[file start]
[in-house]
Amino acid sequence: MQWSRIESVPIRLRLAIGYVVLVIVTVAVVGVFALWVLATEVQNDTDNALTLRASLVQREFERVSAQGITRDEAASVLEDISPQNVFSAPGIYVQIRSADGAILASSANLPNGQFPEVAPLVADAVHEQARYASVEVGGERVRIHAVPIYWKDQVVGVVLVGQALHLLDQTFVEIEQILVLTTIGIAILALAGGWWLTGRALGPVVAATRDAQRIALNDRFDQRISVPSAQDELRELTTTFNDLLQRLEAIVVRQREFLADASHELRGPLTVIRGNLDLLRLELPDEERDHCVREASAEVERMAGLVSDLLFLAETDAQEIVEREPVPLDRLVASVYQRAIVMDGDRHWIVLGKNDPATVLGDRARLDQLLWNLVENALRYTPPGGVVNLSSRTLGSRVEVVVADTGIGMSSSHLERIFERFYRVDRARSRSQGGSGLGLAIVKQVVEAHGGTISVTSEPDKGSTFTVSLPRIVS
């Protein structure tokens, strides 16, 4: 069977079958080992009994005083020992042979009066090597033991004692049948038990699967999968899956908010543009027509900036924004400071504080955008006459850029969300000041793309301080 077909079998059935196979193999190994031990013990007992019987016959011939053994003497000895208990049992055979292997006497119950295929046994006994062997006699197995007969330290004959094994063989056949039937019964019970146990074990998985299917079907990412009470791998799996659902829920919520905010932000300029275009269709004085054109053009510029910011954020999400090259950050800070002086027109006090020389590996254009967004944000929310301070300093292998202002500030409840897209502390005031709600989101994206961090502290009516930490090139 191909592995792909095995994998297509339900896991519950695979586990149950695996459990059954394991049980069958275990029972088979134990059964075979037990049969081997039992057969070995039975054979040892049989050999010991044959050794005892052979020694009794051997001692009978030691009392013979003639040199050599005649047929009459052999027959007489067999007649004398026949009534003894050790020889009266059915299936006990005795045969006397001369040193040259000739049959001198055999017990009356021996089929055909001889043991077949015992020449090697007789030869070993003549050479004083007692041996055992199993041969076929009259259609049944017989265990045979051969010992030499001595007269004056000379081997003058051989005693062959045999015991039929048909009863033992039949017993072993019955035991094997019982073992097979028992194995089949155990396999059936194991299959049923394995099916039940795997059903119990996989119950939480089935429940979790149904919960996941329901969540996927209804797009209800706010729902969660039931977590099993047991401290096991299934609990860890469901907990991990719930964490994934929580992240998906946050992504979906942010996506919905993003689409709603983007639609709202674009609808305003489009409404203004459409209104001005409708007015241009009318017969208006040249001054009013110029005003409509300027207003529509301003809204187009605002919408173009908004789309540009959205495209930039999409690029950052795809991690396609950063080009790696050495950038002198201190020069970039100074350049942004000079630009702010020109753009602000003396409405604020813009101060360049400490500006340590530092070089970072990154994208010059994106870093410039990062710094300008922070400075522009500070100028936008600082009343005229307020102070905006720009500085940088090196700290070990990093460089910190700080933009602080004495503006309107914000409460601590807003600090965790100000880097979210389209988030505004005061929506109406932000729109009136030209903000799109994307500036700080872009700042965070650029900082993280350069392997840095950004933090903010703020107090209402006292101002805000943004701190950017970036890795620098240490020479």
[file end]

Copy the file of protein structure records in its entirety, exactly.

[in-house]
Amino acid sequence: MQWSRIESVPIRLRLAIGYVVLVIVTVAVVGVFALWVLATEVQNDTDNALTLRASLVQREFERVSAQGITRDEAASVLEDISPQNVFSAPGIYVQIRSADGAILASSANLPNGQFPEVAPLVADAVHEQARYASVEVGGERVRIHAVPIYWKDQVVGVVLVGQALHLLDQTFVEIEQILVLTTIGIAILALAGGWWLTGRALGPVVAATRDAQRIALNDRFDQRISVPSAQDELRELTTTFNDLLQRLEAIVVRQREFLADASHELRGPLTVIRGNLDLLRLELPDEERDHCVREASAEVERMAGLVSDLLFLAETDAQEIVEREPVPLDRLVASVYQRAIVMDGDRHWIVLGKNDPATVLGDRARLDQLLWNLVENALRYTPPGGVVNLSSRTLGSRVEVVVADTGIGMSSSHLERIFERFYRVDRARSRSQGGSGLGLAIVKQVVEAHGGTISVTSEPDKGSTFTVSLPRIVS
């Protein structure tokens, strides 16, 4: 069977079958080992009994005083020992042979009066090597033991004692049948038990699967999968899956908010543009027509900036924004400071504080955008006459850029969300000041793309301080 077909079998059935196979193999190994031990013990007992019987016959011939053994003497000895208990049992055979292997006497119950295929046994006994062997006699197995007969330290004959094994063989056949039937019964019970146990074990998985299917079907990412009470791998799996659902829920919520905010932000300029275009269709004085054109053009510029910011954020999400090259950050800070002086027109006090020389590996254009967004944000929310301070300093292998202002500030409840897209502390005031709600989101994206961090502290009516930490090139 191909592995792909095995994998297509339900896991519950695979586990149950695996459990059954394991049980069958275990029972088979134990059964075979037990049969081997039992057969070995039975054979040892049989050999010991044959050794005892052979020694009794051997001692009978030691009392013979003639040199050599005649047929009459052999027959007489067999007649004398026949009534003894050790020889009266059915299936006990005795045969006397001369040193040259000739049959001198055999017990009356021996089929055909001889043991077949015992020449090697007789030869070993003549050479004083007692041996055992199993041969076929009259259609049944017989265990045979051969010992030499001595007269004056000379081997003058051989005693062959045999015991039929048909009863033992039949017993072993019955035991094997019982073992097979028992194995089949155990396999059936194991299959049923394995099916039940795997059903119990996989119950939480089935429940979790149904919960996941329901969540996927209804797009209800706010729902969660039931977590099993047991401290096991299934609990860890469901907990991990719930964490994934929580992240998906946050992504979906942010996506919905993003689409709603983007639609709202674009609808305003489009409404203004459409209104001005409708007015241009009318017969208006040249001054009013110029005003409509300027207003529509301003809204187009605002919408173009908004789309540009959205495209930039999409690029950052795809991690396609950063080009790696050495950038002198201190020069970039100074350049942004000079630009702010020109753009602000003396409405604020813009101060360049400490500006340590530092070089970072990154994208010059994106870093410039990062710094300008922070400075522009500070100028936008600082009343005229307020102070905006720009500085940088090196700290070990990093460089910190700080933009602080004495503006309107914000409460601590807003600090965790100000880097979210389209988030505004005061929506109406932000729109009136030209903000799109994307500036700080872009700042965070650029900082993280350069392997840095950004933090903010703020107090209402006292101002805000943004701190950017970036890795620098240490020479």